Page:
Communication Builds Our Community

November 14, 1923 Highlander

Series: This Week in History | Story 17

The big issue before the voters in the Lake Wales area in 1923 was whether Polk County should opt in to the new state policy of requiring that farm animals be fenced in. Prior to that time in most of Florida, residents fenced their yards and gardens to keep unwanted animals, especially cattle, out. The issue became more serious with the popularity of the automobile after hundreds were killed in crashes involving cattle wandering onto highways.

Trains were equipped with "cow catchers" that would typically throw the animal off the tracks. Few cattle survived such an event.

Perhaps most importantly from the modern perspective was the requirement of the payment of a poll tax in advance before being allowed to vote. Since women were unable to vote until the passage of the 19th Amendment to the Constitution in 1920, the poll tax had been an effective way to limit voting to only wealthier males, preventing Blacks and poor Whites, along with women, from access to the ballot. Times were indeed changing.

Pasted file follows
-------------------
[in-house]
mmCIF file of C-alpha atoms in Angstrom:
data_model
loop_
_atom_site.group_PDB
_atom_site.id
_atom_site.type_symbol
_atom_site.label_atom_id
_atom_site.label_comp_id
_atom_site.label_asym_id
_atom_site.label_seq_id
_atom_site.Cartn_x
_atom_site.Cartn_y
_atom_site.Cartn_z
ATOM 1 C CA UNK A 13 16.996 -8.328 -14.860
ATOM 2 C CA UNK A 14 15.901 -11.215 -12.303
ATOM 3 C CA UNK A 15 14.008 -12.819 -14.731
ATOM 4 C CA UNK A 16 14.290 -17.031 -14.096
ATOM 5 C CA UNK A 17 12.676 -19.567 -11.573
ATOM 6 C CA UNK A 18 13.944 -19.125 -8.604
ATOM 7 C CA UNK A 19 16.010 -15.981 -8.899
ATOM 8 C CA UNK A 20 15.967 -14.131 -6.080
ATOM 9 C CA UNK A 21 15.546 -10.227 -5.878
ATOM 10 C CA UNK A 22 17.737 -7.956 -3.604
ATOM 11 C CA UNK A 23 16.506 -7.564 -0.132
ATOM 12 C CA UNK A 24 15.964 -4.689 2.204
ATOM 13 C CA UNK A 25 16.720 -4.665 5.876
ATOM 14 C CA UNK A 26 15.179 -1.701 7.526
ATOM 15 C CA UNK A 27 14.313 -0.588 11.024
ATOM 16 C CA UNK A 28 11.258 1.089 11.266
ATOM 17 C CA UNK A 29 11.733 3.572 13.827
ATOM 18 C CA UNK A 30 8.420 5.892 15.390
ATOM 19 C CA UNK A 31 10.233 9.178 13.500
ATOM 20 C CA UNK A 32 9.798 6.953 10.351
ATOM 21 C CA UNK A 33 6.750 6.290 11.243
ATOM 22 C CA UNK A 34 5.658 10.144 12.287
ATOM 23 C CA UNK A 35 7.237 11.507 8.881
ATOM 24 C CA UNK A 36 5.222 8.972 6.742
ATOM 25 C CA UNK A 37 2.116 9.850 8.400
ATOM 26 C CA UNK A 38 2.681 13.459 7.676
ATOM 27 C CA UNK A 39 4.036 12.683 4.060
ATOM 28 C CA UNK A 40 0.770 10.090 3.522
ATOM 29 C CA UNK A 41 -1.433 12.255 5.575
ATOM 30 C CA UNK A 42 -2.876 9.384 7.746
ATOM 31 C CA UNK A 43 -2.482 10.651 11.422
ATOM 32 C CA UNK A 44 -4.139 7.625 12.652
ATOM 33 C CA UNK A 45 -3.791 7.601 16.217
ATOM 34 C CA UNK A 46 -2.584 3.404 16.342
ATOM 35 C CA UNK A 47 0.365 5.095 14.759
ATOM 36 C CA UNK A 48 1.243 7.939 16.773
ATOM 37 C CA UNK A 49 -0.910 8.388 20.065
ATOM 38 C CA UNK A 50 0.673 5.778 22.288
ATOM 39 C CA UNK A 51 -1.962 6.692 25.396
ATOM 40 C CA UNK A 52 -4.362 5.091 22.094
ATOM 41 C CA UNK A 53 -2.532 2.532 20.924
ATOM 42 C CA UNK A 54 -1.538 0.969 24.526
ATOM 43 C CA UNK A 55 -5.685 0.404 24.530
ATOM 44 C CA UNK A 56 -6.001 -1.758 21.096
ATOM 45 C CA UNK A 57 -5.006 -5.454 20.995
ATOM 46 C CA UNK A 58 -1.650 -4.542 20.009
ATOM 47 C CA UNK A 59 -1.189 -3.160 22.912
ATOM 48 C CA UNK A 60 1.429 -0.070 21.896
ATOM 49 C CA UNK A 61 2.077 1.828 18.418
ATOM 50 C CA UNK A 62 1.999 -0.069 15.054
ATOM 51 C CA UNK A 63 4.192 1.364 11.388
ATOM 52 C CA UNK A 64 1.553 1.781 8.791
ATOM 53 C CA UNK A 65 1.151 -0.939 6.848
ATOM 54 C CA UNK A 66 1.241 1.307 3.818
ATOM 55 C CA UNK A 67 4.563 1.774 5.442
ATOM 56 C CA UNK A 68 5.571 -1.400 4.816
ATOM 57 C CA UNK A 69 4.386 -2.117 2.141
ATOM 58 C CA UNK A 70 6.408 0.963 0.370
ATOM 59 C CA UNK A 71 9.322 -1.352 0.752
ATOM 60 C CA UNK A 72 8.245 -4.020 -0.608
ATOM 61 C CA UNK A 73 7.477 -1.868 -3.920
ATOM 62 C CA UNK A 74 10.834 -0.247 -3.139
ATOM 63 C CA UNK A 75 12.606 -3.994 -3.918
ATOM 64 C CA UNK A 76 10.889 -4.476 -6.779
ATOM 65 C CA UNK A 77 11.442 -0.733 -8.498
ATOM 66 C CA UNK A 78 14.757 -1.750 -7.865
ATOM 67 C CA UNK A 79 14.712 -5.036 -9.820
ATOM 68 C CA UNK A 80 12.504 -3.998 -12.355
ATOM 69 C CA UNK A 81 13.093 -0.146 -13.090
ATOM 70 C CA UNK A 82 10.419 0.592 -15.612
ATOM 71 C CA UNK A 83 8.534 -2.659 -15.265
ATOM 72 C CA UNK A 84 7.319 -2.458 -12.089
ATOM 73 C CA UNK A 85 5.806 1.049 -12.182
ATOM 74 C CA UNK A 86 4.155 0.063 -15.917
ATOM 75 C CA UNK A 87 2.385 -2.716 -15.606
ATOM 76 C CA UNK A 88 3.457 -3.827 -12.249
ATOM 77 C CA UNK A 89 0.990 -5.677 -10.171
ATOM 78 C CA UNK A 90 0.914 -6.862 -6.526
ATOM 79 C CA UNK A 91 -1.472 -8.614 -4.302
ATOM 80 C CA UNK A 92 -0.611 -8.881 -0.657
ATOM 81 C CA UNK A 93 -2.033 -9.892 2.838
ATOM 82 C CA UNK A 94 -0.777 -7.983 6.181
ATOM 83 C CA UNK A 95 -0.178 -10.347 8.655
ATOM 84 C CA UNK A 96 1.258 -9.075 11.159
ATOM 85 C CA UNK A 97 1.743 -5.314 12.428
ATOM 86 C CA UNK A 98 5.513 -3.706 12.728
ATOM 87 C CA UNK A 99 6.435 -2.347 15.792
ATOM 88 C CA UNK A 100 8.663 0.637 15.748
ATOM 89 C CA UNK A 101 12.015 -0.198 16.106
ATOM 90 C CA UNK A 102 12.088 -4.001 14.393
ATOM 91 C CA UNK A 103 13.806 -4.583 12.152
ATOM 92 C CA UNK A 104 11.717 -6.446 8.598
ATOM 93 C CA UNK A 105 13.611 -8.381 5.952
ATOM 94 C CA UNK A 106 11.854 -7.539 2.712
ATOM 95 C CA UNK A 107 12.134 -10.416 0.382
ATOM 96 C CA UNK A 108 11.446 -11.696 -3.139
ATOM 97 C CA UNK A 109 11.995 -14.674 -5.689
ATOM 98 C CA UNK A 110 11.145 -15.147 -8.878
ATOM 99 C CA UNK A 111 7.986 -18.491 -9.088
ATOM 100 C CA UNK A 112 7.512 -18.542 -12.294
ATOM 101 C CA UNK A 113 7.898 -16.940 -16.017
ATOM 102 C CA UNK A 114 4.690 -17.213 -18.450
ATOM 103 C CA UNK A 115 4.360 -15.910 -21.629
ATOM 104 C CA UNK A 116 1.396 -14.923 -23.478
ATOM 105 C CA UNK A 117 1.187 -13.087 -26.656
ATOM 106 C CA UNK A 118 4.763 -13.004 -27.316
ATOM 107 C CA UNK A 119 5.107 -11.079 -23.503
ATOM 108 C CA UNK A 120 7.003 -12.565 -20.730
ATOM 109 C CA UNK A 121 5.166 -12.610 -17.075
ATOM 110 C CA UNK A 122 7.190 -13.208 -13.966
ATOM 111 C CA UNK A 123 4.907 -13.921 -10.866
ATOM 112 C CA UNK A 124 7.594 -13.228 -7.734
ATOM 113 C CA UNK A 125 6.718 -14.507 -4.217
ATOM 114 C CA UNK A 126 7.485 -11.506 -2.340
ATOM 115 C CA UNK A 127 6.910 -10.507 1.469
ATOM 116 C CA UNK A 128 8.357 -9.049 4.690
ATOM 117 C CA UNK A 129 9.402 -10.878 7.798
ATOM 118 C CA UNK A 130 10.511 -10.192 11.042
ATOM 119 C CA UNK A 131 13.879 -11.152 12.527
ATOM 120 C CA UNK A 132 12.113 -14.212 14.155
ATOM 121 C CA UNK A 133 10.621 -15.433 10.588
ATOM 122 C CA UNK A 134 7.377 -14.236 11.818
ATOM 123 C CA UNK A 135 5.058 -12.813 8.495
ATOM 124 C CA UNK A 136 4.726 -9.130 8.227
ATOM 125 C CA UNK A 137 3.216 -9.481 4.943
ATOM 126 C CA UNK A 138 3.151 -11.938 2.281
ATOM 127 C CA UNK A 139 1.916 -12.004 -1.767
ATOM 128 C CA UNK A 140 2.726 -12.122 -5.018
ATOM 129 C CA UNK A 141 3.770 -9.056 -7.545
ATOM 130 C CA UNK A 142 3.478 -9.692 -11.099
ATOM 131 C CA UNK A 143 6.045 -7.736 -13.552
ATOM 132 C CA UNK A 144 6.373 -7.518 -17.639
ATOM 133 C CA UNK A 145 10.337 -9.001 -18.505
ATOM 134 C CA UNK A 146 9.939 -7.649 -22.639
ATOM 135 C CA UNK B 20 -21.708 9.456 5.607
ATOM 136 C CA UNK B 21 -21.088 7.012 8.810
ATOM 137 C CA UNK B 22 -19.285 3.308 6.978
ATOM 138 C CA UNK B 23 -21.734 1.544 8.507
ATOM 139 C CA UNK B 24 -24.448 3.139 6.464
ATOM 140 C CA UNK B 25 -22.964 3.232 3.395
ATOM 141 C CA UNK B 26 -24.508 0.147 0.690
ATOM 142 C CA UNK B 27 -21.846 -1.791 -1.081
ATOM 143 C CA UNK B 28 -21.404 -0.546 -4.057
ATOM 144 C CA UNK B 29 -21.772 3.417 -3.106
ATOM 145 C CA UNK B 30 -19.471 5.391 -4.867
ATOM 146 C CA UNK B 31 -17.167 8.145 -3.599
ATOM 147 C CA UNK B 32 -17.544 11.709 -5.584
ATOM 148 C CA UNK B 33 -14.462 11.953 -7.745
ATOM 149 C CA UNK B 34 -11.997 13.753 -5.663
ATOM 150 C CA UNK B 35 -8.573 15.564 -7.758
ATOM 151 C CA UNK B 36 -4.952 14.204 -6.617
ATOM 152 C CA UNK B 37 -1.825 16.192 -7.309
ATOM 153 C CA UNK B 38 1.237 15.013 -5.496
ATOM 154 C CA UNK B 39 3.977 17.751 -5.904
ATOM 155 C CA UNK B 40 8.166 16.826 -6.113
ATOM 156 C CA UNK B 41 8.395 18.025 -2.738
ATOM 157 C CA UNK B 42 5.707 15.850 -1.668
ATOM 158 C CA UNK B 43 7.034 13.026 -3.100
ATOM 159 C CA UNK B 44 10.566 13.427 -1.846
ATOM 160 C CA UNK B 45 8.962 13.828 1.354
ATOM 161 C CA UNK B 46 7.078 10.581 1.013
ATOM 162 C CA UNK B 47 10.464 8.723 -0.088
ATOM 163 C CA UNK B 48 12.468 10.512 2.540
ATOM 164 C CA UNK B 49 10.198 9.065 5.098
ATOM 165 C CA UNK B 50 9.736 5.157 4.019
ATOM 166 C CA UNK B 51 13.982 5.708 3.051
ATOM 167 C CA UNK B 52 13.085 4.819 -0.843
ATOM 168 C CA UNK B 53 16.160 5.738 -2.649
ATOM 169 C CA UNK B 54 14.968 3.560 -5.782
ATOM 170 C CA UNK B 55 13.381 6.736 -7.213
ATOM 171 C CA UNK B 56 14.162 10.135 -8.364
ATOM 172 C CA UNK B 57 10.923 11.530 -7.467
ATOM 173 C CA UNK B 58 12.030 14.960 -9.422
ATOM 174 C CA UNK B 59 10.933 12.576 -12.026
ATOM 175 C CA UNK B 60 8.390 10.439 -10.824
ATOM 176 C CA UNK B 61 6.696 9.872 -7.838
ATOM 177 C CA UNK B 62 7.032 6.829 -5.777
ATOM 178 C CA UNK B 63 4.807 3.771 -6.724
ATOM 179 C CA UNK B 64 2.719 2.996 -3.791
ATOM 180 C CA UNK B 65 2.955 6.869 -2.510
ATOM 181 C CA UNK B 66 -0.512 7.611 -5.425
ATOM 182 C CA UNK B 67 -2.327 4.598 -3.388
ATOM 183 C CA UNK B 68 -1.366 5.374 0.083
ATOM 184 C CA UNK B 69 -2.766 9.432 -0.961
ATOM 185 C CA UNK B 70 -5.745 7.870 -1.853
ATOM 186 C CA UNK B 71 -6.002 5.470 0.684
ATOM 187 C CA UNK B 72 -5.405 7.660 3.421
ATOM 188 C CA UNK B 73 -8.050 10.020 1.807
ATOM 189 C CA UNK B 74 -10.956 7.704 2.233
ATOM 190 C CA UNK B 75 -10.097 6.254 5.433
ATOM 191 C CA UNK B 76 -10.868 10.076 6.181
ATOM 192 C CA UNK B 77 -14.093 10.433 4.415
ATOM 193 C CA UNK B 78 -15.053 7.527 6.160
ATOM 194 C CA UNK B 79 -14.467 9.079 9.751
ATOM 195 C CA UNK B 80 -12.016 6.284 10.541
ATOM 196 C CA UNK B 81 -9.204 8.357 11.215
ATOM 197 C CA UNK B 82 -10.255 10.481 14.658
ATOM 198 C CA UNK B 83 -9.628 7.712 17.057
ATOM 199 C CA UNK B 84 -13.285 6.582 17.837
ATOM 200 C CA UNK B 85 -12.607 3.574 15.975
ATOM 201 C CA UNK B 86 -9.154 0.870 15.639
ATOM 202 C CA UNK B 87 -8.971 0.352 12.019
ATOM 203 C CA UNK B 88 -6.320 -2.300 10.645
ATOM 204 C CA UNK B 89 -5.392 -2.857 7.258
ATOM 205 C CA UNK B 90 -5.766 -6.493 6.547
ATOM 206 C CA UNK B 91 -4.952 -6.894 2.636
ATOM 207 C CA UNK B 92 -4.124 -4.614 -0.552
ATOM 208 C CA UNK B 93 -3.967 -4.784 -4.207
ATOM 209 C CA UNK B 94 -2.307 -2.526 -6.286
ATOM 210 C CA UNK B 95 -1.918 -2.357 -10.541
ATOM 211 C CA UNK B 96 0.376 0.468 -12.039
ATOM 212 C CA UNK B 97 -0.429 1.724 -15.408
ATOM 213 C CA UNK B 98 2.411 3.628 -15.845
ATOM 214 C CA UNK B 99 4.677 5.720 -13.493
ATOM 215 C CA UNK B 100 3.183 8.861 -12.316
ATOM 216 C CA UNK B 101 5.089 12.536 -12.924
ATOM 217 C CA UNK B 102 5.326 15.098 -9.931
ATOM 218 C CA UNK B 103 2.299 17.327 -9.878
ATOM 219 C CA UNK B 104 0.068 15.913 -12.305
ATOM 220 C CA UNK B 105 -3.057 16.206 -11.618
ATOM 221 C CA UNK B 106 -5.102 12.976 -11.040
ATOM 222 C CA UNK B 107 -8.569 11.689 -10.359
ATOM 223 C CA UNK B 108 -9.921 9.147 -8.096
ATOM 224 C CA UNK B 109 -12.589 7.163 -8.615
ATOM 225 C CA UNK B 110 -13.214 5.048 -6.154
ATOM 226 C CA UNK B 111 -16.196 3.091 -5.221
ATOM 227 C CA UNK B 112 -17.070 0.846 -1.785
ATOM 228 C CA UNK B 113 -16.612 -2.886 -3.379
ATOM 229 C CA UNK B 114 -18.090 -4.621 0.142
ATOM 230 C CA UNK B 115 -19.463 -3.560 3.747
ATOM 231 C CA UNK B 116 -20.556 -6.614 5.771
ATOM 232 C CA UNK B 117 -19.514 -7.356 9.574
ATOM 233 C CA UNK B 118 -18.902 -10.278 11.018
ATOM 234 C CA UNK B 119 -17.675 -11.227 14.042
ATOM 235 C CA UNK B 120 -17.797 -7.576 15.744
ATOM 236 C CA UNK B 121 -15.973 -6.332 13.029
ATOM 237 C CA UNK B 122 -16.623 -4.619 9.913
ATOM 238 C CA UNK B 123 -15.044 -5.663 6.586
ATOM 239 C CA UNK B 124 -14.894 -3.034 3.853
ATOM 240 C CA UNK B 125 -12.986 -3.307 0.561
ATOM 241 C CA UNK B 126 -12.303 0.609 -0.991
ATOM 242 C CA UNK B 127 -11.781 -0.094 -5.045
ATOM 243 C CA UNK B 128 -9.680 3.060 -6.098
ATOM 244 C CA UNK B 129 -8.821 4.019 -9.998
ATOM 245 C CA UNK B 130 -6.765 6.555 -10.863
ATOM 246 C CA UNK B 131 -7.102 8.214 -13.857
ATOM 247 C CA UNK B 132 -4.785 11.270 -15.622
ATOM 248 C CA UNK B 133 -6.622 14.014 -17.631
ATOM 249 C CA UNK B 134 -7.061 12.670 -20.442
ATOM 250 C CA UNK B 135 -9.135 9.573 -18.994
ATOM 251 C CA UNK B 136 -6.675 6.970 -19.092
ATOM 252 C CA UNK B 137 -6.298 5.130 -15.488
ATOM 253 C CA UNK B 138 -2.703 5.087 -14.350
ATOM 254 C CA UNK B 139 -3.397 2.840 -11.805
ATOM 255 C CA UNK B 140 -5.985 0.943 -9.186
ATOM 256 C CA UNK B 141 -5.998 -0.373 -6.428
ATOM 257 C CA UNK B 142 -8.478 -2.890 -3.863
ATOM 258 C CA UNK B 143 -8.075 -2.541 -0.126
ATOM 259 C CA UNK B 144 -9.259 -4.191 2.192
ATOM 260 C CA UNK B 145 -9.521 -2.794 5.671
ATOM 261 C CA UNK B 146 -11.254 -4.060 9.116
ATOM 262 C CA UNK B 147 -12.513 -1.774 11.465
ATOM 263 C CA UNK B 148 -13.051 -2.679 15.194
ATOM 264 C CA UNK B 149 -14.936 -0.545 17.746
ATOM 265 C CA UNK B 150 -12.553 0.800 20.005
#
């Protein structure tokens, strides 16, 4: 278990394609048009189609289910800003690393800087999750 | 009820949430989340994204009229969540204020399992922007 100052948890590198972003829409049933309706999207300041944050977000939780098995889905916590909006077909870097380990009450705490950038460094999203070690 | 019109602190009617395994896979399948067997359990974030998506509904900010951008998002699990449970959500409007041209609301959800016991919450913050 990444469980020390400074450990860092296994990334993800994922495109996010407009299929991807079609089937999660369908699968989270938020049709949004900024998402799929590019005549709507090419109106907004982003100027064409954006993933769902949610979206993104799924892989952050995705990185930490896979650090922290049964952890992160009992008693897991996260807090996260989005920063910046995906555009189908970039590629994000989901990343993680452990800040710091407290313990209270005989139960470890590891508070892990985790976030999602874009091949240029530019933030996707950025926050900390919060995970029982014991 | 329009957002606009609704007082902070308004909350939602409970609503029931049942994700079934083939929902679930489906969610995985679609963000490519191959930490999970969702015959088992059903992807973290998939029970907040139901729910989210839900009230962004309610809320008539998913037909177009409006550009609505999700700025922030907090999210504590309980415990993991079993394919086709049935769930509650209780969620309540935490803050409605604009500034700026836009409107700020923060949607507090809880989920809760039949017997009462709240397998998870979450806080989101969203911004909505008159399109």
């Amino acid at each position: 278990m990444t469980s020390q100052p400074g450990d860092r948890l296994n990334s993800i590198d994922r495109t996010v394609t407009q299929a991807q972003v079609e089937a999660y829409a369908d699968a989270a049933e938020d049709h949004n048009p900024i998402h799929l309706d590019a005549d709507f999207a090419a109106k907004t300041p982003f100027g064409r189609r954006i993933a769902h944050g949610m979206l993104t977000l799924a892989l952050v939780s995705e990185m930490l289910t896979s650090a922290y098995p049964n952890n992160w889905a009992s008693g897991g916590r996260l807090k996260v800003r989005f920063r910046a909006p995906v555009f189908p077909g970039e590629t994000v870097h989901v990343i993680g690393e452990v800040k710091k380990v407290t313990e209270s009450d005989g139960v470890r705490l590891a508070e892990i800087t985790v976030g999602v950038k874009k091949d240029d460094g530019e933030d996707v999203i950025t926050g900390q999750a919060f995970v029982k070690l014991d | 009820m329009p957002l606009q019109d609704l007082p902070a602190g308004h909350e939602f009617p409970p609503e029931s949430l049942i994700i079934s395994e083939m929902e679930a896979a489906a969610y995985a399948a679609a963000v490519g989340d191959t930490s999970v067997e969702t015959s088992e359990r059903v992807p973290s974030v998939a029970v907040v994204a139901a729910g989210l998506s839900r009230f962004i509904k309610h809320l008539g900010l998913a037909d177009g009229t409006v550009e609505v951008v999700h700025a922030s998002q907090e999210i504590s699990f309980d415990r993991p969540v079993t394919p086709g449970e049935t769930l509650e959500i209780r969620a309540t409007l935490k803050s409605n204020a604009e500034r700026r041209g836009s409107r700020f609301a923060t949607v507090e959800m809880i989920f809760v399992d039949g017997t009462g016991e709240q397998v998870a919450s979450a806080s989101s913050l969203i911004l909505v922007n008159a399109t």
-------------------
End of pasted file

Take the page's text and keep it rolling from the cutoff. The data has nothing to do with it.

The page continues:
In other local news, the Hotel Wales, later known as the Plantation Inn, was reopening for the season after the construction of an addition and other improvements by the new owners, Mr. and Mrs. H.J. Crawford. The historic wooden building, located just north of the current Lake Wales Library on Crystal Lake, was the first significant boarding location in the new village. It was destroyed by arsonists in the 1980's.


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